Mental Capacity – An Unwise Decision
Lauren Kendell explains how to determine if a loved one is making an unwise decision and how you can support them.
We are regularly contacted by people who are concerned that a relative might be making an unwise decision. If you believe someone is making an unwise decision, it is important to think about what an unwise decision actually means, and how this differs from not having the capacity to make a decision.
A decision is made by using a logical and constant thought process, and by evaluating the risks and consequences of that decision. An example to use is vegetarianism; we are regularly informed of the potential risks of eating meat and the benefits of a plant-based diet, as seen in the news recently. Some people choose to follow a vegetarian diet and some people choose to eat meat, and both lifestyles are not illegal. Depending on your view, either decision could be seen as unwise; it just depends on what your personal views are aligned with.
If your relative has followed the above process of thinking the decision through and still decides to proceed, then this may be considered as an unwise decision. If your relative is unable to follow the above process, then it may be that they lack capacity to make that decision, and certain steps need to be taken in order to confirm this.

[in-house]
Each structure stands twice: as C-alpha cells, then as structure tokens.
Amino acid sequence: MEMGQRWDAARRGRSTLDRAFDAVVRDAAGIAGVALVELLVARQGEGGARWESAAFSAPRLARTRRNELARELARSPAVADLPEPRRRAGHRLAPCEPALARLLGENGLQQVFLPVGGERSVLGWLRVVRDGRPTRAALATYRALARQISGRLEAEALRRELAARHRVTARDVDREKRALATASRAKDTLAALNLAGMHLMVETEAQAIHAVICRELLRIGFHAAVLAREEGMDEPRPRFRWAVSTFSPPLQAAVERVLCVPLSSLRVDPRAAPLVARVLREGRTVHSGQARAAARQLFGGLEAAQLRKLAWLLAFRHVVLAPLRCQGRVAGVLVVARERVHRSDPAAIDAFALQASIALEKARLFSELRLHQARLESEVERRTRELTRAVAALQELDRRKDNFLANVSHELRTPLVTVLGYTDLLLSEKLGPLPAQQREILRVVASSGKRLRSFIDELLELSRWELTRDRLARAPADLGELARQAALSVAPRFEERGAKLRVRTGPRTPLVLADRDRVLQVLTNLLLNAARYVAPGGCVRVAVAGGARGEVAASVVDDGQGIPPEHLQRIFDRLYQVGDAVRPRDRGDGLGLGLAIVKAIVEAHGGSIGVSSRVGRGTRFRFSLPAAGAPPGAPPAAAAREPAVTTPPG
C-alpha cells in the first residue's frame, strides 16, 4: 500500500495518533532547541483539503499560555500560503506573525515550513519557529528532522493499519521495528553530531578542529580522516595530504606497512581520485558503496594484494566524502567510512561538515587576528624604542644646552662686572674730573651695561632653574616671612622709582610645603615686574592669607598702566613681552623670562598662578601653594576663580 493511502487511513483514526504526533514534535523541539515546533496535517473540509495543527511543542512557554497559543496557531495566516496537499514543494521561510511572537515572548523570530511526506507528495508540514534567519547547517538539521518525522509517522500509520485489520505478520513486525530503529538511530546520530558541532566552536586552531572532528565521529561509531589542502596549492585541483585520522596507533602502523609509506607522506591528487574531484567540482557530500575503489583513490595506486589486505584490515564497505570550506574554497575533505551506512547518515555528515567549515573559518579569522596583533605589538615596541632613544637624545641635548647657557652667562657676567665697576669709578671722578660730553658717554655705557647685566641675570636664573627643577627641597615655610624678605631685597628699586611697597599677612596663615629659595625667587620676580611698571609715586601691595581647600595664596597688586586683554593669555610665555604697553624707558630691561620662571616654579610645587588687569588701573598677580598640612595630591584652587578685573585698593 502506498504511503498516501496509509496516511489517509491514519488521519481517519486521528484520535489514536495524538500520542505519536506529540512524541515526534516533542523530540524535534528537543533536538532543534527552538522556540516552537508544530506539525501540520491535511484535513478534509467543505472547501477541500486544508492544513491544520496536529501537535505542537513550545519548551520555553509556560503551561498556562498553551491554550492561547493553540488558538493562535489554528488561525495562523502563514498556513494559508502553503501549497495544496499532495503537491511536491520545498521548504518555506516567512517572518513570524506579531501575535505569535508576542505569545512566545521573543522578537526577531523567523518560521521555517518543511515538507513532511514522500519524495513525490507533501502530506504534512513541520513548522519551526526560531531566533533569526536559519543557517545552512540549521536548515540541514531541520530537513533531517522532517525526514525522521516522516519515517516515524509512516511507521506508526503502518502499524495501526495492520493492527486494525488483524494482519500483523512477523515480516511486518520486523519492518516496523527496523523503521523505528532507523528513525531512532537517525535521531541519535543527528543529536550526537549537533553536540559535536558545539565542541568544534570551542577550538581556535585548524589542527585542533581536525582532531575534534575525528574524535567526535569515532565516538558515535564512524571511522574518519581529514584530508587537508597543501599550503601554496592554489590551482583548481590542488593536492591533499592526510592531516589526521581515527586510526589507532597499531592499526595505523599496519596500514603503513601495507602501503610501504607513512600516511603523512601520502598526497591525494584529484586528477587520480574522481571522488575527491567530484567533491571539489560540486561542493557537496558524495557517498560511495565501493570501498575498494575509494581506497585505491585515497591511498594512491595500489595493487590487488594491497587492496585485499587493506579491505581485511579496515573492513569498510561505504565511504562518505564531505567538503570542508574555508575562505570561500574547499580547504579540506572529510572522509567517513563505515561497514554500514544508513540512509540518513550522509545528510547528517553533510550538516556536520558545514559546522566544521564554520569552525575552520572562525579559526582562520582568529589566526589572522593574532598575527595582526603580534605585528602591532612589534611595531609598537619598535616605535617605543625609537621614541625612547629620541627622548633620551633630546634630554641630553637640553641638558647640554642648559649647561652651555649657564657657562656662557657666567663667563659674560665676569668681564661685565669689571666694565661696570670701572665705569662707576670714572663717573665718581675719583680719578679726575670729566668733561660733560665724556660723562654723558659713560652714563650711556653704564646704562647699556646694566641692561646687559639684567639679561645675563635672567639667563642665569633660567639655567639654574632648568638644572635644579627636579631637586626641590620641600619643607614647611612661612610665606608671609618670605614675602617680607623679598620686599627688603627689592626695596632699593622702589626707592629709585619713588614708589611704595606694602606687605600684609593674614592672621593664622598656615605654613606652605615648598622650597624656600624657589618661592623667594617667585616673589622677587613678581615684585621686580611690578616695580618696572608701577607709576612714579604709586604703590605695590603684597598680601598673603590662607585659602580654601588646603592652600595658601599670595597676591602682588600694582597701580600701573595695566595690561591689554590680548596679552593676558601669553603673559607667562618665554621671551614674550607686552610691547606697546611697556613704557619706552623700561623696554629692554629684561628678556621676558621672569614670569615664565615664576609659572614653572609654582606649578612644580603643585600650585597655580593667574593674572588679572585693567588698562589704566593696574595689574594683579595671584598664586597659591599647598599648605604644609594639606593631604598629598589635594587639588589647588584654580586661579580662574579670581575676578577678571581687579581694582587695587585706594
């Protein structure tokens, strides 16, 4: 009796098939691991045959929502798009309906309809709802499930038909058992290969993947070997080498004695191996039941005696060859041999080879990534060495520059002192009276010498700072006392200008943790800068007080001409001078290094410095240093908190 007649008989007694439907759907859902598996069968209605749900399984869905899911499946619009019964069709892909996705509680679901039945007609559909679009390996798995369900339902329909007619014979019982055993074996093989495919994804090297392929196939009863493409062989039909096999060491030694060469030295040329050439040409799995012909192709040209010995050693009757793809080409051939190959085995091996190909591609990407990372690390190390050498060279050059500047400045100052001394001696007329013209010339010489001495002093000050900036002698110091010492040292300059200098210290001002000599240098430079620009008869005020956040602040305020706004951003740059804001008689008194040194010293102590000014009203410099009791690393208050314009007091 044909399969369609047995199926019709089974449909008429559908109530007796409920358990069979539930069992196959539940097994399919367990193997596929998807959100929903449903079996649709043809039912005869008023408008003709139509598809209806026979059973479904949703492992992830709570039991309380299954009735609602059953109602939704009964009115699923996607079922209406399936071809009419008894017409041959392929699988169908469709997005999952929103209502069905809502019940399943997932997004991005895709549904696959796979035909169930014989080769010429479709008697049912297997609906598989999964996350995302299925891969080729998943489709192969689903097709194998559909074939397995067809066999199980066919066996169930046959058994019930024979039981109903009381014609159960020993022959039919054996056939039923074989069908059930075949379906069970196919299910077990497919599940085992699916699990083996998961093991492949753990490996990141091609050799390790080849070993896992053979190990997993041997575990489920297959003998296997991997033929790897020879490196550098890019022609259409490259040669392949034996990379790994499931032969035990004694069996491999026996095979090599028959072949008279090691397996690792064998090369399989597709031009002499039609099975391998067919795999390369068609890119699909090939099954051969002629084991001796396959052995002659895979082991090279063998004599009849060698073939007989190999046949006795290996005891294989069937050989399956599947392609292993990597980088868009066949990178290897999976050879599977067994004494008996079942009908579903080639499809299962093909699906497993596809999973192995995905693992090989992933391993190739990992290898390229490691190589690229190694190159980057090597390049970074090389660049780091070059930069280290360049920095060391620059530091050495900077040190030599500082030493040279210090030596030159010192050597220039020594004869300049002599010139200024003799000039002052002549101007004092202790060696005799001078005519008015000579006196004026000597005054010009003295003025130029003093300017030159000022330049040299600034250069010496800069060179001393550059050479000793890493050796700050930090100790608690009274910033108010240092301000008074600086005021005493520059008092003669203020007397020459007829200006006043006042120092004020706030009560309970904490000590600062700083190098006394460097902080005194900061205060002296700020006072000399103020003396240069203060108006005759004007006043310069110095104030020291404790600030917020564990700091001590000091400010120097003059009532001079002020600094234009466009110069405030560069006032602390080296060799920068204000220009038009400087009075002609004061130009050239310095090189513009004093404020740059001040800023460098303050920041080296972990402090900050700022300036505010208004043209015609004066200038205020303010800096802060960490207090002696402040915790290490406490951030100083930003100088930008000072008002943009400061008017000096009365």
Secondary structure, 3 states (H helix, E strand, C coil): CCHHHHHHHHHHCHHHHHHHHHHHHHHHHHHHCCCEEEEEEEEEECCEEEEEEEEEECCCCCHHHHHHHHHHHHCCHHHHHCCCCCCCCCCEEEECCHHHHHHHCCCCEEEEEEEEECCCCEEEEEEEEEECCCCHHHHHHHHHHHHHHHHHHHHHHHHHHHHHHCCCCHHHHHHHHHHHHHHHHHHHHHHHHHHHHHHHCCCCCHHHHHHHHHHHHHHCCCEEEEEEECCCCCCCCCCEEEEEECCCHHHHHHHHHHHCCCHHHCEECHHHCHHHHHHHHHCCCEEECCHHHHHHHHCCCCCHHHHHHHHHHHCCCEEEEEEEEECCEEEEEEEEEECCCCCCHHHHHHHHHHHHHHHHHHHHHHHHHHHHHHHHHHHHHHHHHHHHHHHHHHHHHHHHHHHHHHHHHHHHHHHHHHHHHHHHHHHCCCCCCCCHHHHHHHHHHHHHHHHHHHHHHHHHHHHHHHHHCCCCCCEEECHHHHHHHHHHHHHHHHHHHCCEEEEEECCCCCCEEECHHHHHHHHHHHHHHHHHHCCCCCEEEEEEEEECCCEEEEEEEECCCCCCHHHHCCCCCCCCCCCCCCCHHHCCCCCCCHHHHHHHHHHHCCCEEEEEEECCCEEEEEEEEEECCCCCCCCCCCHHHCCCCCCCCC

The following considerations are useful if you are concerned about a decision that your relative wants to make:
- Do you have any authority in place? If you have a property and affairs, or health and welfare Lasting Power of Attorney or a Deputyship in place, then these allow you to make certain decisions on a person’s behalf. You should keep in mind that a person is not to be treated as lacking capacity to make a decision, merely because they make an unwise decision.
- If you do not currently have any authority in place and you have concerns over your relative’s capacity to manage their finances or health and welfare, then we would advise discussing this with them (if appropriate). You should ask them if they would allow their GP to carry out a capacity assessment to determine whether they can manage their finances or health and welfare. Once this assessment is completed, if the answer is ‘yes they can’, then unfortunately you cannot do anything further from a legal perspective, as the decision is ultimately their choice. However, even though your relative has capacity to make the decision, you can still offer your advice and support them through the decision making process, if they are happy for you to do so. If the answer is ‘no they do not have capacity’ then we would recommend you discuss the possibility of a Deputyship with one of our team, in order to allow you or one of our Professional Deputies to assist with the management of your relative’s property and affairs or health and welfare. You can also instruct a private professional to carry out a capacity assessment, for example a psychiatrist. Bear in mind that the GP or private professional may charge for the capacity assessment.
We would encourage you to discuss your concerns with your relative before speaking to a solicitor, as trying to understand why they want to make that decision may resolve your concerns. However, if this conversation is unsuccessful, a solicitor can assist you with providing a way forward.
Once in a while, we all have the tendency to make unwise spending or health choices; however, if you are concerned about a relative, please do not hesitate to contact Lauren Kendell or a member of our Court of Protection team to discuss your concerns further.